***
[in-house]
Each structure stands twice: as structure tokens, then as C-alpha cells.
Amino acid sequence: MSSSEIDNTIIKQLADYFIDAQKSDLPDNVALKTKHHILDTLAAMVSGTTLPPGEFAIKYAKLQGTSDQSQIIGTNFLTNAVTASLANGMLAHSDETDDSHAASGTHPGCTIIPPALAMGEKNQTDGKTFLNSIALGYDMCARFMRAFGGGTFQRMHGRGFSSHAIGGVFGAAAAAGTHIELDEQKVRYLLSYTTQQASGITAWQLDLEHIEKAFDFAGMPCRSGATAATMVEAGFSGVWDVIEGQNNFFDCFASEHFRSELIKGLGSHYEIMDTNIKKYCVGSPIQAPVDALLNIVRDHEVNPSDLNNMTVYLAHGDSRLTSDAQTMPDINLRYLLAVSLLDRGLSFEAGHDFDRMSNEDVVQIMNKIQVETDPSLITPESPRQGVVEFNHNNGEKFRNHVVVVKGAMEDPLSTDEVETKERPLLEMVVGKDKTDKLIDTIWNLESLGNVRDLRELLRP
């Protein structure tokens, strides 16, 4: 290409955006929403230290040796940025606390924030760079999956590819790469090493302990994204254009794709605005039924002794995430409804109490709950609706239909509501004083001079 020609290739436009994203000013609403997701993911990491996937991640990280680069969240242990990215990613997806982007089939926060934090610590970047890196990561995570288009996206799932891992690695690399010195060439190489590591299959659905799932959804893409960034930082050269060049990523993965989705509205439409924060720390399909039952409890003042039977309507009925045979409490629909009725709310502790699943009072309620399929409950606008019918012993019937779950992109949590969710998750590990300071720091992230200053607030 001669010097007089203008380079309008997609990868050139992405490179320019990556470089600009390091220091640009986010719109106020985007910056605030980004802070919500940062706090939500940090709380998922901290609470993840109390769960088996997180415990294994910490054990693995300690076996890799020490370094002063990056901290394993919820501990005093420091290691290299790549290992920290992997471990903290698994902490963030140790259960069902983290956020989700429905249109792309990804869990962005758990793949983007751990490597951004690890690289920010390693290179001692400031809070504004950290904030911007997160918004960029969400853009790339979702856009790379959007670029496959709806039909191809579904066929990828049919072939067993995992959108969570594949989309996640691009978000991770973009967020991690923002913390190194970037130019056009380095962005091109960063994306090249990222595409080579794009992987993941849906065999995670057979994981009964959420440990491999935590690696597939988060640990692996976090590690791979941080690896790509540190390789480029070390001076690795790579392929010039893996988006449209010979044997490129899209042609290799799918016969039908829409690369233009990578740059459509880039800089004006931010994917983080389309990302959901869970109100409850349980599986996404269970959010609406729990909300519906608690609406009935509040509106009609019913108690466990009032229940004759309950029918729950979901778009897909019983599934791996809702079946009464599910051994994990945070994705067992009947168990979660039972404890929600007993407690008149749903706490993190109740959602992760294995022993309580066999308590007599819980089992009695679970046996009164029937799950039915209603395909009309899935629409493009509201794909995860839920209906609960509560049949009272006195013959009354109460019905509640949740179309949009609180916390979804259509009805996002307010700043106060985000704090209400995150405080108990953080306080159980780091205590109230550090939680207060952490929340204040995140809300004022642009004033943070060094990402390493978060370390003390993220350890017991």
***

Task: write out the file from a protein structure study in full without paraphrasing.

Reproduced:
[in-house]
Each structure stands twice: as structure tokens, then as C-alpha cells.
Amino acid sequence: MSSSEIDNTIIKQLADYFIDAQKSDLPDNVALKTKHHILDTLAAMVSGTTLPPGEFAIKYAKLQGTSDQSQIIGTNFLTNAVTASLANGMLAHSDETDDSHAASGTHPGCTIIPPALAMGEKNQTDGKTFLNSIALGYDMCARFMRAFGGGTFQRMHGRGFSSHAIGGVFGAAAAAGTHIELDEQKVRYLLSYTTQQASGITAWQLDLEHIEKAFDFAGMPCRSGATAATMVEAGFSGVWDVIEGQNNFFDCFASEHFRSELIKGLGSHYEIMDTNIKKYCVGSPIQAPVDALLNIVRDHEVNPSDLNNMTVYLAHGDSRLTSDAQTMPDINLRYLLAVSLLDRGLSFEAGHDFDRMSNEDVVQIMNKIQVETDPSLITPESPRQGVVEFNHNNGEKFRNHVVVVKGAMEDPLSTDEVETKERPLLEMVVGKDKTDKLIDTIWNLESLGNVRDLRELLRP
């Protein structure tokens, strides 16, 4: 290409955006929403230290040796940025606390924030760079999956590819790469090493302990994204254009794709605005039924002794995430409804109490709950609706239909509501004083001079 020609290739436009994203000013609403997701993911990491996937991640990280680069969240242990990215990613997806982007089939926060934090610590970047890196990561995570288009996206799932891992690695690399010195060439190489590591299959659905799932959804893409960034930082050269060049990523993965989705509205439409924060720390399909039952409890003042039977309507009925045979409490629909009725709310502790699943009072309620399929409950606008019918012993019937779950992109949590969710998750590990300071720091992230200053607030 001669010097007089203008380079309008997609990868050139992405490179320019990556470089600009390091220091640009986010719109106020985007910056605030980004802070919500940062706090939500940090709380998922901290609470993840109390769960088996997180415990294994910490054990693995300690076996890799020490370094002063990056901290394993919820501990005093420091290691290299790549290992920290992997471990903290698994902490963030140790259960069902983290956020989700429905249109792309990804869990962005758990793949983007751990490597951004690890690289920010390693290179001692400031809070504004950290904030911007997160918004960029969400853009790339979702856009790379959007670029496959709806039909191809579904066929990828049919072939067993995992959108969570594949989309996640691009978000991770973009967020991690923002913390190194970037130019056009380095962005091109960063994306090249990222595409080579794009992987993941849906065999995670057979994981009964959420440990491999935590690696597939988060640990692996976090590690791979941080690896790509540190390789480029070390001076690795790579392929010039893996988006449209010979044997490129899209042609290799799918016969039908829409690369233009990578740059459509880039800089004006931010994917983080389309990302959901869970109100409850349980599986996404269970959010609406729990909300519906608690609406009935509040509106009609019913108690466990009032229940004759309950029918729950979901778009897909019983599934791996809702079946009464599910051994994990945070994705067992009947168990979660039972404890929600007993407690008149749903706490993190109740959602992760294995022993309580066999308590007599819980089992009695679970046996009164029937799950039915209603395909009309899935629409493009509201794909995860839920209906609960509560049949009272006195013959009354109460019905509640949740179309949009609180916390979804259509009805996002307010700043106060985000704090209400995150405080108990953080306080159980780091205590109230550090939680207060952490929340204040995140809300004022642009004033943070060094990402390493978060370390003390993220350890017991």